There is urgent need to enforce operational standards on the waterways
In the absence of other reliable transportation system in many of our coastal communities, people tend to pile into whatever watercraft happens to be going towards the direction they are headed. But the challenge is that this often necessitates overcrowding when small wooden canoes carry passengers far beyond their capacity. It is therefore little surprise that the body count in the number of deaths occasioned by boat mishaps on the nation’s waterways keeps mounting. While Nigerians may not be paying attention, hardly a week passes without reports of a boat accident and often with heavy casualty figures.
On 6th June this year, about 28 persons lost their lives when a canoe conveying them across River Benue capsized in Benue State. The victims were travelling from Ijaha in Makurdi Local Government Area of Benue State to participate in the annual convention of their church. Earlier in Lagos, a boat conveying 19 passengers and two crew members from Ebute-Ero to Ikorodu in the night also capsized. However, the Lagos situation seemed to be a little bit better than that of Benue as 10 persons were lucky to be rescued while others lost their lives in the mishap.
It is tragic that despite various water management authorities that we have in this country, our waterways still remain death traps. There is no doubt that water transportation could be one clear source of decongesting the roads. However, there is an urgent need for the enforcement of operational standards for all ferry and canoe operators across the country’s waterways. There should also be regular inspection of these boats just like motor vehicles are inspected and deemed road worthy or marked ‘off the road’, in order to detect dilapidated and rickety boats which constitute serious hazard to human lives. Provision of emergency services along the water ways is also worthy of consideration. The absence of such emergency agencies often contributes to the high casualty figures recorded when boat accidents occur.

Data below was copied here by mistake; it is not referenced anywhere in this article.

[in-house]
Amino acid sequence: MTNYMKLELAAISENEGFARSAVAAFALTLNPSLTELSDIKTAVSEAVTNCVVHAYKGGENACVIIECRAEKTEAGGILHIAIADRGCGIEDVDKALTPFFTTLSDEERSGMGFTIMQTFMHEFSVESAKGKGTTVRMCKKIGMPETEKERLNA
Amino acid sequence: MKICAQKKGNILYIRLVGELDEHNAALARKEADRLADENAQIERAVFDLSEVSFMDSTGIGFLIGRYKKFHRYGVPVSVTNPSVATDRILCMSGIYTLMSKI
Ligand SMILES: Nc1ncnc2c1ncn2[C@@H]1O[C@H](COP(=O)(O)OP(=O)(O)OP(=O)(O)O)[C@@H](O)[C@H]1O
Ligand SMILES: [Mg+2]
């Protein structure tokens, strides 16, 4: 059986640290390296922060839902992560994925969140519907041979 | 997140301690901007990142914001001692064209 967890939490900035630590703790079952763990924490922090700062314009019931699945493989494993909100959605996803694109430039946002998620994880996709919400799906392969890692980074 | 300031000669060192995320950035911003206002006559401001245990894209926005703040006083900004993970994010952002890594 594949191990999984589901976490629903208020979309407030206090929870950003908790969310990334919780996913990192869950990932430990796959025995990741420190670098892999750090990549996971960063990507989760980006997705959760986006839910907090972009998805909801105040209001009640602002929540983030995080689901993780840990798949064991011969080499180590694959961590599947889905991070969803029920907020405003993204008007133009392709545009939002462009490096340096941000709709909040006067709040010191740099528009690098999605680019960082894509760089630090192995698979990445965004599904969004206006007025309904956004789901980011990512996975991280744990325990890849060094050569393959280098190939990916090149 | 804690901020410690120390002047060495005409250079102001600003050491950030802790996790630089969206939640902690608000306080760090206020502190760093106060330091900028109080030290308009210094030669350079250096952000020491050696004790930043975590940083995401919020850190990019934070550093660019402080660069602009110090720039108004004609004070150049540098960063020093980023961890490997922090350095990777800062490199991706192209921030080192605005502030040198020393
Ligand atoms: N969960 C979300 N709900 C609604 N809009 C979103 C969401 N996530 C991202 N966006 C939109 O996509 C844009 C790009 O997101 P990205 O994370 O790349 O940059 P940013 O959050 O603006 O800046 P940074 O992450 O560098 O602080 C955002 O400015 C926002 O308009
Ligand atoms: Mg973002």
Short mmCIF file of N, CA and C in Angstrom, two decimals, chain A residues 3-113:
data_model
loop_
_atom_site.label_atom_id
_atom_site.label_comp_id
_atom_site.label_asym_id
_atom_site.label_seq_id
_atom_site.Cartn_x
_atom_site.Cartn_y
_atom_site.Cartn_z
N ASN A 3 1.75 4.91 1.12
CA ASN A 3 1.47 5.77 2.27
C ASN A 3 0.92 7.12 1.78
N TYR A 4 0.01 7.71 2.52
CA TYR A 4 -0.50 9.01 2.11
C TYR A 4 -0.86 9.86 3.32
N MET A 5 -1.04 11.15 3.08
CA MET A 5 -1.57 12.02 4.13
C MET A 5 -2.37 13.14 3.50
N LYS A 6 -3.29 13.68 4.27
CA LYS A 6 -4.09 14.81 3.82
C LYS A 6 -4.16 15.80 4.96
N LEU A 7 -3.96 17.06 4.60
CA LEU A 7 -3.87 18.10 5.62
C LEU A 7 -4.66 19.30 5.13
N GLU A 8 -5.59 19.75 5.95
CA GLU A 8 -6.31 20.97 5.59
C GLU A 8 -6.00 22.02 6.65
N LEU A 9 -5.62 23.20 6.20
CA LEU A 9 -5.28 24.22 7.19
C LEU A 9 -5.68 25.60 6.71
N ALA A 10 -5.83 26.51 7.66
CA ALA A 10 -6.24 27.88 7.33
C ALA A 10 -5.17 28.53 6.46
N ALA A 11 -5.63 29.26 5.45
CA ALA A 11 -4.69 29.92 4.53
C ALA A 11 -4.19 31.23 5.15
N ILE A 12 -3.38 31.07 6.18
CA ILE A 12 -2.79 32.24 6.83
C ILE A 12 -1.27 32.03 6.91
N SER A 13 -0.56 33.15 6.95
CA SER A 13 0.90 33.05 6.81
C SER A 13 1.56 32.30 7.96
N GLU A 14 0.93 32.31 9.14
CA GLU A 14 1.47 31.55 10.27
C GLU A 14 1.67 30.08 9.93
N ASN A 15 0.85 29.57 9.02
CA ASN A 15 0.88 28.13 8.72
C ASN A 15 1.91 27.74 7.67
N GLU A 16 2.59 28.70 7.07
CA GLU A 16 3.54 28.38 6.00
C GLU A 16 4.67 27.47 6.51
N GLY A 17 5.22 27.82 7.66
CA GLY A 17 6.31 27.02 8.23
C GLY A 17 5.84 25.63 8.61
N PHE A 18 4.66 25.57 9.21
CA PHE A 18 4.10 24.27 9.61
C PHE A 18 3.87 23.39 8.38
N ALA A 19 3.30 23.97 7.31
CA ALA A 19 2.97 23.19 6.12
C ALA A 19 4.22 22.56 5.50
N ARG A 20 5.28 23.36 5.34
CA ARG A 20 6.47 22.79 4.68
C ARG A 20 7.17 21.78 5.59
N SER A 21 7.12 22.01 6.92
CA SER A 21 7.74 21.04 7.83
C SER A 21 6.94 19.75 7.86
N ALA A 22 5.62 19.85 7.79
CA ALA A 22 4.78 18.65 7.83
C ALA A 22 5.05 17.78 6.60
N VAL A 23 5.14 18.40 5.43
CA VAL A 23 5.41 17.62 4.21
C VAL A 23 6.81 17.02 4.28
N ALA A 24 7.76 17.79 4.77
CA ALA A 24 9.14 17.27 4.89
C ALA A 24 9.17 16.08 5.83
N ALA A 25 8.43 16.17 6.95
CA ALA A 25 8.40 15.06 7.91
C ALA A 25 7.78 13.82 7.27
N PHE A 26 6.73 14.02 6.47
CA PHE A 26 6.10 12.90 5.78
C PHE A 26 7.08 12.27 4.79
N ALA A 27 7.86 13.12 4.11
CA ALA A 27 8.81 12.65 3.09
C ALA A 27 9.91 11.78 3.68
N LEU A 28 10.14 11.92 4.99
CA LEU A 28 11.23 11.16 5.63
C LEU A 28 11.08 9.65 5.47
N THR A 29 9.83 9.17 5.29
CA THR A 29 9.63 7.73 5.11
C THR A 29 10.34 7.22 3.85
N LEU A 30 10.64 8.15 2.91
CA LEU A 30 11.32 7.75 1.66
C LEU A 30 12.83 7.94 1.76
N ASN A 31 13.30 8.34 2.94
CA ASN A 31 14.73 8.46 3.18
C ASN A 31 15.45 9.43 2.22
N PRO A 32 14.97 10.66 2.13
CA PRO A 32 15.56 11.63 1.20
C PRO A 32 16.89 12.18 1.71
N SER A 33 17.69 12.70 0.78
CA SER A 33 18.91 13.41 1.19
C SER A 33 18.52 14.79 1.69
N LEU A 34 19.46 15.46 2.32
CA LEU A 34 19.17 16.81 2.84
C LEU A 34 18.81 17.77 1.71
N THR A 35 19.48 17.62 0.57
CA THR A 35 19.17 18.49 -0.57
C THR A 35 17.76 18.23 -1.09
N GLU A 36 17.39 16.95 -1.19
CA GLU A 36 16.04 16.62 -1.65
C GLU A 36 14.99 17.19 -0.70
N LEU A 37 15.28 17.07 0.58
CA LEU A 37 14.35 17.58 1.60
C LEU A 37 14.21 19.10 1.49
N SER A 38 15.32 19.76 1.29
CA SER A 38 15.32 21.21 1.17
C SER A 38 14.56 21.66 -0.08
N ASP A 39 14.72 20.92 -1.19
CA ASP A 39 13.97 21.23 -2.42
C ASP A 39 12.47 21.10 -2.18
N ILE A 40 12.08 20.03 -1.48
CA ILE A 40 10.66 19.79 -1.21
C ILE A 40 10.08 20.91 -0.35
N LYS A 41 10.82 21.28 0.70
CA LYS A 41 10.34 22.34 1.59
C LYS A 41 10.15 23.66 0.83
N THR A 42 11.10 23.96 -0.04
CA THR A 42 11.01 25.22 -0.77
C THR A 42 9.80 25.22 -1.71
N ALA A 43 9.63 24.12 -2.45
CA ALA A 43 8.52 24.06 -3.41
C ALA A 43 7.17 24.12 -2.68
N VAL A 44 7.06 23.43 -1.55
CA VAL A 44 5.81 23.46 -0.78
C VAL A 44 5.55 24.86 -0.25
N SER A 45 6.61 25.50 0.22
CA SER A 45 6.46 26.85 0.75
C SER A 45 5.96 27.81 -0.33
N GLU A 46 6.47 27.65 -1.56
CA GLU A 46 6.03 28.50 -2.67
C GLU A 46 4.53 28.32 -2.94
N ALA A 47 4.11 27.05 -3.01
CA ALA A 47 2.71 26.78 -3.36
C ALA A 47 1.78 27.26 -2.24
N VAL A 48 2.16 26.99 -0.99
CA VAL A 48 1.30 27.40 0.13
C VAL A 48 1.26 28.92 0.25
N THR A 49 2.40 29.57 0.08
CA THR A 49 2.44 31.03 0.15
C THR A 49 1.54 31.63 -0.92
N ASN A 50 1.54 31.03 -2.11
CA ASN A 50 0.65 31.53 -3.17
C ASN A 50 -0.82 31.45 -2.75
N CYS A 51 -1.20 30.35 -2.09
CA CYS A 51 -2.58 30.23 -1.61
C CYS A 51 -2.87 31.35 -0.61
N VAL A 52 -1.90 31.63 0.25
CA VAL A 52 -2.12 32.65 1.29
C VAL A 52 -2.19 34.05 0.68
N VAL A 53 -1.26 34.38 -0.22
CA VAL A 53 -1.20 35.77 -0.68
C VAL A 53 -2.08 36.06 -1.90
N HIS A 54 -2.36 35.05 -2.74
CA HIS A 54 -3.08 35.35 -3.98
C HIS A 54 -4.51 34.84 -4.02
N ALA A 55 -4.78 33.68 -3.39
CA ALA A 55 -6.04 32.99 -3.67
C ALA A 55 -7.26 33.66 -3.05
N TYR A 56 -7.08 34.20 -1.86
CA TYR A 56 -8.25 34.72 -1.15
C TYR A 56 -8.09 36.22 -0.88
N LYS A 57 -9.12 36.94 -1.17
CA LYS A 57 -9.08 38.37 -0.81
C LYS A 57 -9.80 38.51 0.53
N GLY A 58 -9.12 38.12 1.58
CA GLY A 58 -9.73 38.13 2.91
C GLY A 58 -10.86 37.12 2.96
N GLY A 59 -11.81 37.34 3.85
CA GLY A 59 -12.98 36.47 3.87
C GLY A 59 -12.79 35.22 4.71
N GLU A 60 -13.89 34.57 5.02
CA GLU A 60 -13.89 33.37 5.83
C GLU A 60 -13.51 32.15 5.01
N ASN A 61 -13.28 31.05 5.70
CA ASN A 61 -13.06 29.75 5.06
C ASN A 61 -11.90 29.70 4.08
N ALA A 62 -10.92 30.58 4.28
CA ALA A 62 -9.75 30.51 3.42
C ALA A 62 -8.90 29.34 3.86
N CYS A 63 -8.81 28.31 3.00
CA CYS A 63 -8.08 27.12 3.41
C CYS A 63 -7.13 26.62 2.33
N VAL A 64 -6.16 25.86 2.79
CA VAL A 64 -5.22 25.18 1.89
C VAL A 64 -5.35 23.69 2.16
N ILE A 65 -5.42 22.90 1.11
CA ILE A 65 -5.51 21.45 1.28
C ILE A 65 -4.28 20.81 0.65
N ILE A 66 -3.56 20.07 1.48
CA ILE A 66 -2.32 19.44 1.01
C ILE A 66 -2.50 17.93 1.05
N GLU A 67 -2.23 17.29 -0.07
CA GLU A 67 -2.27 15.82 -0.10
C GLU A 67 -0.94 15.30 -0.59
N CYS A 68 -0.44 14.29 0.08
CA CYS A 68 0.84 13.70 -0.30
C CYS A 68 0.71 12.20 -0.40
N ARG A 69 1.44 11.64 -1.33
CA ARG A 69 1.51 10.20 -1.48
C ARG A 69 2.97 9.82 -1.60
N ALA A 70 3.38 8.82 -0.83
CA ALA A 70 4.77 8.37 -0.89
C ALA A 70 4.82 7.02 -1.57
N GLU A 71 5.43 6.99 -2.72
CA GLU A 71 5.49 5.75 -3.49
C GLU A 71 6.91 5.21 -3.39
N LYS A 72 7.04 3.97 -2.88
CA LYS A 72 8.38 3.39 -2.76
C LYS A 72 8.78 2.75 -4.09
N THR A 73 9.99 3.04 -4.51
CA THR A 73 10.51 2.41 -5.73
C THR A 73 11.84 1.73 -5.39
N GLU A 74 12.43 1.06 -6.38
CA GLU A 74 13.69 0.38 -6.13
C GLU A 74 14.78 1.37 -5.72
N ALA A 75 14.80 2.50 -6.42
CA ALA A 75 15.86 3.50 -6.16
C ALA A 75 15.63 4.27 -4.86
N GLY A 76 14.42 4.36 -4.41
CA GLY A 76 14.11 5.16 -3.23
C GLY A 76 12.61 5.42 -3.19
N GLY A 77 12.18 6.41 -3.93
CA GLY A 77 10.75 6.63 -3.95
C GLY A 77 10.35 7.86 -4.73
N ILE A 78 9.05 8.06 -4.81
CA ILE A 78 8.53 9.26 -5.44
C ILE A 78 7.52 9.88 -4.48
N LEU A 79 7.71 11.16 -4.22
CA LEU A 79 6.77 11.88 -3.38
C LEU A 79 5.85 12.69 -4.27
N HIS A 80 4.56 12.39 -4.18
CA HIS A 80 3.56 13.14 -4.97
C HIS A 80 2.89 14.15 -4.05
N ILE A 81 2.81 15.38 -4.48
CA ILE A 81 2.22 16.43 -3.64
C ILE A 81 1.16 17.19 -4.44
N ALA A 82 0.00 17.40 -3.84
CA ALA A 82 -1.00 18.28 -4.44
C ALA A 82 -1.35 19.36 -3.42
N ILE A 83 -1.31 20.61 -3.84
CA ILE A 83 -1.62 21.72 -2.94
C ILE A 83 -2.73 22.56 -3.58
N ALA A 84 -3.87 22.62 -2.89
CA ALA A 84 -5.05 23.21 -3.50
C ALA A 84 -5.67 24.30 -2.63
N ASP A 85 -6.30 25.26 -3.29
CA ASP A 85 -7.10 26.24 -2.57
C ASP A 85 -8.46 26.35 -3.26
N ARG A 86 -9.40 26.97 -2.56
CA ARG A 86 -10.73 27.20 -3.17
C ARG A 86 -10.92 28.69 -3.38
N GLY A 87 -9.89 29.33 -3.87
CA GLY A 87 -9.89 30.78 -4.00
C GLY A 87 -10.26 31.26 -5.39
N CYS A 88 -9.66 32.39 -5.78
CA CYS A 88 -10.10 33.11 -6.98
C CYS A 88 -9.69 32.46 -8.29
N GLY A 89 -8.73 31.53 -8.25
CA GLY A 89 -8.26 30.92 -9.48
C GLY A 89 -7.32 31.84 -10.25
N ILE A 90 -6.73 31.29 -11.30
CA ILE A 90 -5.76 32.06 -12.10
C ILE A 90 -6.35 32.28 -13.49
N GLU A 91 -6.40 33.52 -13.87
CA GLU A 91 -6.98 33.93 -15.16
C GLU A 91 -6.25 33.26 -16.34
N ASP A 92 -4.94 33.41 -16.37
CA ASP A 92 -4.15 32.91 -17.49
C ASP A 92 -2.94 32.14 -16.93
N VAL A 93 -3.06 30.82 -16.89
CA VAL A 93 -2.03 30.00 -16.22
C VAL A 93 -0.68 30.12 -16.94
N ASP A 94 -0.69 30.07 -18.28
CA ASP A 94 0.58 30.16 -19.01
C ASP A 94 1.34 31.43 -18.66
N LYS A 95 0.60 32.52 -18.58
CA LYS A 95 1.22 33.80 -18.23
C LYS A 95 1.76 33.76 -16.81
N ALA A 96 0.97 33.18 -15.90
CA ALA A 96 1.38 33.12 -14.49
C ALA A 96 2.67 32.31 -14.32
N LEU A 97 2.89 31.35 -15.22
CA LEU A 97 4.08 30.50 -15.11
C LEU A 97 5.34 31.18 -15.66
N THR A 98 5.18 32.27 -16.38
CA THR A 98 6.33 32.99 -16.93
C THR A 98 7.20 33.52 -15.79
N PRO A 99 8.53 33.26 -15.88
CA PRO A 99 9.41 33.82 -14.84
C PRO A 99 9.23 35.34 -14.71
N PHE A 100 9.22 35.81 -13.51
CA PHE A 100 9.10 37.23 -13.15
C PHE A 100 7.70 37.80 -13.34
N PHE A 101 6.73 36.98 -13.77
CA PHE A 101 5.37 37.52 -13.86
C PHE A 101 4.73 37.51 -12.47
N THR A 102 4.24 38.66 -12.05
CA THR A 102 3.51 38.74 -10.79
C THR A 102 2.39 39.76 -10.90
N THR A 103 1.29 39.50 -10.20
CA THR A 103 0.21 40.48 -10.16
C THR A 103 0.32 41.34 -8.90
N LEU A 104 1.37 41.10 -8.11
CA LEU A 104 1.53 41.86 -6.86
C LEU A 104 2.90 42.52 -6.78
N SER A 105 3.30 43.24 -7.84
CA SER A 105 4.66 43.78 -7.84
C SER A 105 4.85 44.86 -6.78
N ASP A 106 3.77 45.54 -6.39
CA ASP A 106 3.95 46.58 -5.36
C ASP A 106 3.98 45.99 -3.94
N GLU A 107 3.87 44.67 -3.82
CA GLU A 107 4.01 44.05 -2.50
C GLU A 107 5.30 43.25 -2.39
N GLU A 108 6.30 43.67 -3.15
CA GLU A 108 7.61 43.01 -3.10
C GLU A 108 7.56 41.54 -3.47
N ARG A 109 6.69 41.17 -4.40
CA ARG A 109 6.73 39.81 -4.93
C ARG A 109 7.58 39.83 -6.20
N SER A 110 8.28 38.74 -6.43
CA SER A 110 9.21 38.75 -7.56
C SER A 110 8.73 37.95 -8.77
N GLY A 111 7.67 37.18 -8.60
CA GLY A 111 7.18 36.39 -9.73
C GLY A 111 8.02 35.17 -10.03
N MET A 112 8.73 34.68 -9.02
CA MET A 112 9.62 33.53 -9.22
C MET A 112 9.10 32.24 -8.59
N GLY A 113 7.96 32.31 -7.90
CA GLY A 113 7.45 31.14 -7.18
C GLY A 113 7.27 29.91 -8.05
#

There is hardly any ferry, canoe or the so-called “flying boat” that keeps to the exact passenger number specification. Perhaps more important is the obvious absence of enforcement of safety standards since not much is known about the existence of any mandatory operational guidelines for ownership of ferries and boats.
That explains why in some instances boats that were constructed to carry not more than 20 persons could be loaded with 50 or more passengers especially at peak periods when people are in a hurry to get back to their places. Consequently, when the canoe encounters stormy conditions along the water, the sheer weight of the human cargo and other luggage would make it easily susceptible to capsize. Furthermore, the fact that there are no life-jackets on board is a sure guarantee that casualty was bound to be high.
It is even more disturbing that we have marine police in the country who always seem more or less to be nowhere to be found in environs where water tragedies occur. If they are marine police, shouldn’t they be permanently stationed around waterways and swiftly swing to action when tragedies occur on the waters by promptly rescuing victims? What is the essence of the existence of Nigeria Inland Waterways Authority, (NIWA)?
We therefore call on both the federal and state governments to halt the constant and needless waste of human lives on our waterways. This will entail putting in place adequate safety measures.